It’s true, the watermarking facilities currently in Lightroom 2 are a bit limited. Ok, very limited! But all is not lost… Lightroom plug-in programmer Timothy Armes came to the rescue with the well known LR2/Mogrify plug-in, and LR/Mogrify before that, adding fully configurable presentation options. LR2/Mogrify is donationware, and the trial allows you to process up to 10 images at a time, so you can see how well it works.
At first glance, the LR2/Mogrify interface can looking a little complicated, but that’s just because it’s so powerful. Let’s cover some of the basics that you’ll use when watermarking or signing your images.
The first thing you’ll need to do is install the LR2/Mogrify plug-in. Tim’s written full instructions on his website, so I won’t cover that here. In short, Windows users need to install both ImageMagick and the plug-in, whereas Mac users only need to install the plug-in.
Once LR2/Mogrify is installed correctly, you’ll see the Post-Process Actions section in the lower left corner of the Lightroom Export dialog. LR2/Mogrify can be used in conjunction with any of the other standard export options, such as resizing, sharpening, etc., and before any other export plug-ins.
First of all, let’s look at borders. Click on Borders in the Post-Process Actions and press Insert to add that panel to the Export Options. To add a border, select the width for each edge and the colour – and repeat for additional borders. You can alternative different widths and colours to create more interesting borders, or you can just keep it simple. The results of layering multiple borders can be seen below.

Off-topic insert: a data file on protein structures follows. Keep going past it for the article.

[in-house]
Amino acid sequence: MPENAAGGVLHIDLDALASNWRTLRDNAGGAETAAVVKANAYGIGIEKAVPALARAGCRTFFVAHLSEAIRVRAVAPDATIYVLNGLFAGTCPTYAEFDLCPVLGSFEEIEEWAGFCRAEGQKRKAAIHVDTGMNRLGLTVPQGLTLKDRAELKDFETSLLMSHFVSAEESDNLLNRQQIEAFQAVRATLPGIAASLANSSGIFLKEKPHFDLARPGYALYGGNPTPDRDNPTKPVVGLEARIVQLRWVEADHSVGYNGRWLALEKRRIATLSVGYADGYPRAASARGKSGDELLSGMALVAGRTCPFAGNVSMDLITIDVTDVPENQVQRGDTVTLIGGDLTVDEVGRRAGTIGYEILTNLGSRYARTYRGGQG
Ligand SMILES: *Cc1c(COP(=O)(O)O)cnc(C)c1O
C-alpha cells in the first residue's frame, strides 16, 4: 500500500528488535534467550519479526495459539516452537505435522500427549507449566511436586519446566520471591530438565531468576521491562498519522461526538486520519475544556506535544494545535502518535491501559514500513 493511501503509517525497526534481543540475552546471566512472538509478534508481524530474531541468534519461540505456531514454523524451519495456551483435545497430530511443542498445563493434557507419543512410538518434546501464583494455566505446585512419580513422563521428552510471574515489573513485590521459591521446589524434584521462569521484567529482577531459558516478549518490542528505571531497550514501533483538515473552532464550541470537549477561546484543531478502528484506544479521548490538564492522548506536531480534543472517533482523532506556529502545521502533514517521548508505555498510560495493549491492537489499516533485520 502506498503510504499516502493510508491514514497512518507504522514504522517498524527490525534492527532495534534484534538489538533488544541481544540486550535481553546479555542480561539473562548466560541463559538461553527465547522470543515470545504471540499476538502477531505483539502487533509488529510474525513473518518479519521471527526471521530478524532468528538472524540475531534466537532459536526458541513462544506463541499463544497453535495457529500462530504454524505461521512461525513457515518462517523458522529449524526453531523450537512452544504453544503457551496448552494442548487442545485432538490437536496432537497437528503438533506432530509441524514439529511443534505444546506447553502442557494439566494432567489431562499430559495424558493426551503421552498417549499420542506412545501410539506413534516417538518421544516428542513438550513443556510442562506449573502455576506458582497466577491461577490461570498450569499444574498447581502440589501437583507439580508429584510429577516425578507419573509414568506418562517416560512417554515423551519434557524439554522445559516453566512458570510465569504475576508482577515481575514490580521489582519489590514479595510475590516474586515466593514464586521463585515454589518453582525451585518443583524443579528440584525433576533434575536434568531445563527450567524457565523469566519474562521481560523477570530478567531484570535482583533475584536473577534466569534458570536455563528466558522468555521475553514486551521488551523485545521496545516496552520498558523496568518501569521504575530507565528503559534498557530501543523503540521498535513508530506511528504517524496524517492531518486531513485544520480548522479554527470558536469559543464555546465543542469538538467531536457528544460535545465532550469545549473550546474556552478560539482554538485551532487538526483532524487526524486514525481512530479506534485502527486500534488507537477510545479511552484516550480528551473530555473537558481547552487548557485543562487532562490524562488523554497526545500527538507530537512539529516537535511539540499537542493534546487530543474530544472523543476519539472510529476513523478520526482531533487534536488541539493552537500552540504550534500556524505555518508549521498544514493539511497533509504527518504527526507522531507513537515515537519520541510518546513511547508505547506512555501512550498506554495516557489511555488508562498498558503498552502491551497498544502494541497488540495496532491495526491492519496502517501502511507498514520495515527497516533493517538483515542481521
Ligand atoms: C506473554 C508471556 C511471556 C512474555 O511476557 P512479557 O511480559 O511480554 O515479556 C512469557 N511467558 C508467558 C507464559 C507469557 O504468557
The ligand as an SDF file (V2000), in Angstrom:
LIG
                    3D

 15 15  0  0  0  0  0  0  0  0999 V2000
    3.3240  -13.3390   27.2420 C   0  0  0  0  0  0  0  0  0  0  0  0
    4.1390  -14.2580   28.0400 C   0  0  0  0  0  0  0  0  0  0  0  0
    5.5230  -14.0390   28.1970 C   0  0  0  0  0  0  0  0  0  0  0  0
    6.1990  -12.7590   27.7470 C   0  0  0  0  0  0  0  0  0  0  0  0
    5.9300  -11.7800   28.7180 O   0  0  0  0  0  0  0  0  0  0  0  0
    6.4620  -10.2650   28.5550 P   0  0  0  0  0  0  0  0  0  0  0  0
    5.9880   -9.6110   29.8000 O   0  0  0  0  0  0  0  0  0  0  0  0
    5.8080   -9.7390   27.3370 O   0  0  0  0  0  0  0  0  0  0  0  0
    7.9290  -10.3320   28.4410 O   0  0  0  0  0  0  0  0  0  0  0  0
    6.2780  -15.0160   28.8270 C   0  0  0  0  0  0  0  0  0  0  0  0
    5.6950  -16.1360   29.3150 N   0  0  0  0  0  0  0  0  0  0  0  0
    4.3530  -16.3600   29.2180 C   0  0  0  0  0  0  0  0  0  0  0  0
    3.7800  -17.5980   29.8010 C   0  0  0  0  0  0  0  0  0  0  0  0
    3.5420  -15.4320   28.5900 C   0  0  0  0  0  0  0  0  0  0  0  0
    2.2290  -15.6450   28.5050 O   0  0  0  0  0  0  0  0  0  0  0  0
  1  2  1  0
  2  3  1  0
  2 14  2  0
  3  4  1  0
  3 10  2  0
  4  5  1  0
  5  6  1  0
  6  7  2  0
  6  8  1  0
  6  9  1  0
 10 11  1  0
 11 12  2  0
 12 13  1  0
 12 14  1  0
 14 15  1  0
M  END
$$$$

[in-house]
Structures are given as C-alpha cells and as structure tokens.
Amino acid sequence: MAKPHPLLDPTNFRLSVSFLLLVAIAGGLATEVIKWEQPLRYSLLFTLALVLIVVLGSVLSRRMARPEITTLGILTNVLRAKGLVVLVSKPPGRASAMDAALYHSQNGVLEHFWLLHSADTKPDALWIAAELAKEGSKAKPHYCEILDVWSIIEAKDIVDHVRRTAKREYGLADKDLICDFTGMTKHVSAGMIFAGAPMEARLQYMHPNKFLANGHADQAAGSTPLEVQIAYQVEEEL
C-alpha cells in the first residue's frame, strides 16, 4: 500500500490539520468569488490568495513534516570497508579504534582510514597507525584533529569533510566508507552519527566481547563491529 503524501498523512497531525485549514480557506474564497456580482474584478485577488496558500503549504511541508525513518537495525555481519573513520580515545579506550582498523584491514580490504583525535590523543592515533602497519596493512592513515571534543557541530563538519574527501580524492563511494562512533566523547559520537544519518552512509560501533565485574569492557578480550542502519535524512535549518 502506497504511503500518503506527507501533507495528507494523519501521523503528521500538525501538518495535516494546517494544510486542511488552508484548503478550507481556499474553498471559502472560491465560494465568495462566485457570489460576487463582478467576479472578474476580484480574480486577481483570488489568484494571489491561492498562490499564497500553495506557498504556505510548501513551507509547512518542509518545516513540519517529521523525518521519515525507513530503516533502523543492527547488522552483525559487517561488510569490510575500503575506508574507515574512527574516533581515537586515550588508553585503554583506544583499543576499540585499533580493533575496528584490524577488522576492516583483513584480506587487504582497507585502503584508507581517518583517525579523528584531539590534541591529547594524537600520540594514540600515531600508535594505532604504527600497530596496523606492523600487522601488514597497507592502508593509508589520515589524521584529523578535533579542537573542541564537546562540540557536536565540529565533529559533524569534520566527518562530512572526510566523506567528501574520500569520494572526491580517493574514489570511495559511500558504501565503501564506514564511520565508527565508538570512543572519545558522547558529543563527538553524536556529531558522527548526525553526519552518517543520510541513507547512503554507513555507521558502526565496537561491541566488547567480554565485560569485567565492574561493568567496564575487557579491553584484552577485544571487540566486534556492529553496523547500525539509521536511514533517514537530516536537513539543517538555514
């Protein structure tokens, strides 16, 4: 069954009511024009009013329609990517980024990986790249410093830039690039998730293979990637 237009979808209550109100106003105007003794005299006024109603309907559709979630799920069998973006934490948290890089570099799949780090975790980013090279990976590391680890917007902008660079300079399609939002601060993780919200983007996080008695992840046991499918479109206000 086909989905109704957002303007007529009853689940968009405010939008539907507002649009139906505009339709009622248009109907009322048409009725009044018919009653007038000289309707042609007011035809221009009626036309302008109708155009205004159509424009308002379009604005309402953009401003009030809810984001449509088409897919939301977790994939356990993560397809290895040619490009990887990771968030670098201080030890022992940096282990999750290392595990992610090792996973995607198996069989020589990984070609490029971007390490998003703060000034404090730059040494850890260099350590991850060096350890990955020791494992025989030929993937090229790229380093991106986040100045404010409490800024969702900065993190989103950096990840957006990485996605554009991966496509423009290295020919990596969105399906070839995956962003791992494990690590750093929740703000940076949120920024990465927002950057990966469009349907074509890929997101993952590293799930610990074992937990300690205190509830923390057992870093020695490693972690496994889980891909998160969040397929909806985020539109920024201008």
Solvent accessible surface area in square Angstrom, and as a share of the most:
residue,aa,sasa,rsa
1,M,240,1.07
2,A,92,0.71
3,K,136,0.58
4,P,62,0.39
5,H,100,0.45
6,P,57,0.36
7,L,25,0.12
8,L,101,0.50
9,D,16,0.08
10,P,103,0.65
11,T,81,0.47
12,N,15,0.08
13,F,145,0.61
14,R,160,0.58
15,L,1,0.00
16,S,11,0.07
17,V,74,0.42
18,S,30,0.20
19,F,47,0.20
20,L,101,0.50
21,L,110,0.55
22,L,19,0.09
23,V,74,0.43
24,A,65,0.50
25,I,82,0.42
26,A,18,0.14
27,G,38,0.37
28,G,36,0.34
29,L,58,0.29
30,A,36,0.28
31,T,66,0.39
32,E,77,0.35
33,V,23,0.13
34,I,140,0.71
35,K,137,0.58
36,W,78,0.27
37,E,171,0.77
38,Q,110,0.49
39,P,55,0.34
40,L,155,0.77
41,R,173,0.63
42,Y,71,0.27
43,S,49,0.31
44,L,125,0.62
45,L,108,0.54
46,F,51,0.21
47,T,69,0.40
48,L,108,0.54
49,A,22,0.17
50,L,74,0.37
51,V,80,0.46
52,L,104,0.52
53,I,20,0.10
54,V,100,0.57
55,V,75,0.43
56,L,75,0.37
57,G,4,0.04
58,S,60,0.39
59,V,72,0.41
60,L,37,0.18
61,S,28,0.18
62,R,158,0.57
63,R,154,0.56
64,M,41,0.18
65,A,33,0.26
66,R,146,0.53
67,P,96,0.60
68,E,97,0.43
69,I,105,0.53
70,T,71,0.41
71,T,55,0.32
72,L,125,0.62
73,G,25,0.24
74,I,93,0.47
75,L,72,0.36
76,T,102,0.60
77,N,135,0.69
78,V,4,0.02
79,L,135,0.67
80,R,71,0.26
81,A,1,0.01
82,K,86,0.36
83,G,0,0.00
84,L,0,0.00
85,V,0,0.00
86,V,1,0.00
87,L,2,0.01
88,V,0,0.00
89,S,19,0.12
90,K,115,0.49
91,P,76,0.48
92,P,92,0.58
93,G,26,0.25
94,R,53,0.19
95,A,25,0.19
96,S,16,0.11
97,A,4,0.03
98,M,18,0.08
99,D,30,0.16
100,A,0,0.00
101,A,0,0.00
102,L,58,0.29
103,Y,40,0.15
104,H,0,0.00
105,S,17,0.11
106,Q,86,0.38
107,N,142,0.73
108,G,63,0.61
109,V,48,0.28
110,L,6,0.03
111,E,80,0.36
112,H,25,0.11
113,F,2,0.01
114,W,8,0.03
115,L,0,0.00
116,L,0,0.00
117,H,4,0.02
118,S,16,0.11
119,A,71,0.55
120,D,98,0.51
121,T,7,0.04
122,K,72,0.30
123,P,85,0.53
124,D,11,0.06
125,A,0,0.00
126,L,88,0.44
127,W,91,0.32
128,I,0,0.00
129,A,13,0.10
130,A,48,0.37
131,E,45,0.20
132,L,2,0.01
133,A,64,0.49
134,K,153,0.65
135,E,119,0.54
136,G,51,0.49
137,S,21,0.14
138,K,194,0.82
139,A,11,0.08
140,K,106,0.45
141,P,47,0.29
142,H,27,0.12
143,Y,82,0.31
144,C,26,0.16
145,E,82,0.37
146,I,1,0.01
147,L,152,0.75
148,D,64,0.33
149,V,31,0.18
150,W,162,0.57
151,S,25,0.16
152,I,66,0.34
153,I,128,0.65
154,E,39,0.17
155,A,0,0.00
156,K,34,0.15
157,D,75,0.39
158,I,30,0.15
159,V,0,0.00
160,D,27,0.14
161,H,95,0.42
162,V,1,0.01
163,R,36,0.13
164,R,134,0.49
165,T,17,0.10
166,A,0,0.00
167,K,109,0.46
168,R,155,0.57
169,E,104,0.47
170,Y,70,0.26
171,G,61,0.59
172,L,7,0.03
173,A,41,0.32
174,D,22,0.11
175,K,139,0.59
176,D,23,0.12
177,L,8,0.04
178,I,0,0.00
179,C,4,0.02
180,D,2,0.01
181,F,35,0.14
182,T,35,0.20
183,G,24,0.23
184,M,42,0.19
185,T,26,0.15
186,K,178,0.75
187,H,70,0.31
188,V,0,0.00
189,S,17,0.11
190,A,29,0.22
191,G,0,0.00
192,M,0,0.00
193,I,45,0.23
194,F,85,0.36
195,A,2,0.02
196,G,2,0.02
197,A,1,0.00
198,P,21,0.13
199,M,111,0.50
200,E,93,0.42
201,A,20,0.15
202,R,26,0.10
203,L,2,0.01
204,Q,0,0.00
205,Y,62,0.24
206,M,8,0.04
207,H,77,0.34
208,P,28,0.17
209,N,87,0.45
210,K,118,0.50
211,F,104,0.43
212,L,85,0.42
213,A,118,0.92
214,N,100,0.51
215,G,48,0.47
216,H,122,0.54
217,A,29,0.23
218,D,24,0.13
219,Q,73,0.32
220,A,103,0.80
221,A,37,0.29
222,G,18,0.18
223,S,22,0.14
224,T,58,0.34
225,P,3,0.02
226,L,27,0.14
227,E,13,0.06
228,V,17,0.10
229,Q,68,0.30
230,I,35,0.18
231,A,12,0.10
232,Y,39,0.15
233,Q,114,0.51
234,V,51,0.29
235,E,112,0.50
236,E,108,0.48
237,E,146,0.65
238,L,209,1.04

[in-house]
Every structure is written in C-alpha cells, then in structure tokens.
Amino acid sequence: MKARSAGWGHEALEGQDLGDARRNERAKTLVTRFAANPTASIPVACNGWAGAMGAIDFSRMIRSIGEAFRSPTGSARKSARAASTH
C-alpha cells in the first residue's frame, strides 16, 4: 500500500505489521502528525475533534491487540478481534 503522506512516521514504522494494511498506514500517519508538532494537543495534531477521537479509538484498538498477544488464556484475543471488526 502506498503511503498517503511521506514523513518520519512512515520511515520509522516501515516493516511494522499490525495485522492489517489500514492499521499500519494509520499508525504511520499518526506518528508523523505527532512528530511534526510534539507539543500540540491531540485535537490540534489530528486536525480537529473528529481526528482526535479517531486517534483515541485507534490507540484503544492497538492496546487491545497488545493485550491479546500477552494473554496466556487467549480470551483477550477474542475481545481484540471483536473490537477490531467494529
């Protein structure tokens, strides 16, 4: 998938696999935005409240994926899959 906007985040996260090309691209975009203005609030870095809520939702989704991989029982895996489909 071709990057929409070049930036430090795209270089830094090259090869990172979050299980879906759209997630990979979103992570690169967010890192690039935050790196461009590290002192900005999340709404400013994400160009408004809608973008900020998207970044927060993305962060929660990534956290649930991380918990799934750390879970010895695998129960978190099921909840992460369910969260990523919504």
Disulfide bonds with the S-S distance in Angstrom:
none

Now how about signing your image? Going back to the Post-Process Actions section and selecting Text Annotation is one option. You can choose the size, font, and positioning of the Text Annotation. You can even use that same Text Annotation section to add the EXIF data about your image using the ‘Add Token’ button to select the information to show.
One thing to be aware of – if nothing seems to be happening with the Text Annotation, try a different font. Mogrify can be a bit fussy about which fonts it will use! If your preferred font isn’t working, you can always use a graphical watermark instead – we’ll come back to those in a moment.
And here’s the result of those combined settings:
But what if you need to overlay a heavier watermark, or you want to add a graphical logo instead? Again, it’s simply a case of selecting the correct Post-Process Action – in this case the ‘Graphical Watermark’ option. You’ll need to have created your watermark image in a pixel editor such as Photoshop, and if you want to include transparency, you’re best off using PSD rather than PNG files, as there are some controls unavailable for PNG resizing.
These are just a few of the options available – have a play, and see what you can come up with. To get you started, I’ve uploaded the Export Templates and watermarks that I’ve used – you’re welcome to download them from here: http://www.lightroomqueen.com/downloads/mogrify-downloads.zip If you unzip the downloaded folder, you’ll find 2 folders inside – ‘Export Templates Mogrify’ and ‘Watermarks’. To install the Export Templates, put the ‘Export Templates Mogrify’ folder inside the Export Presets folder – you can check the location on your system by going to Lightroom’s Preferences dialog, choosing the Presets tab, and pressing the ‘Show Lightroom Presets Folder’ button. Obviously the presets are looking for watermarks and fonts on my system, so you’ll need to update the locations to point to the files on your own computer system.
If you have any problems, drop by www.lightroomforums.net and we’ll talk you through it!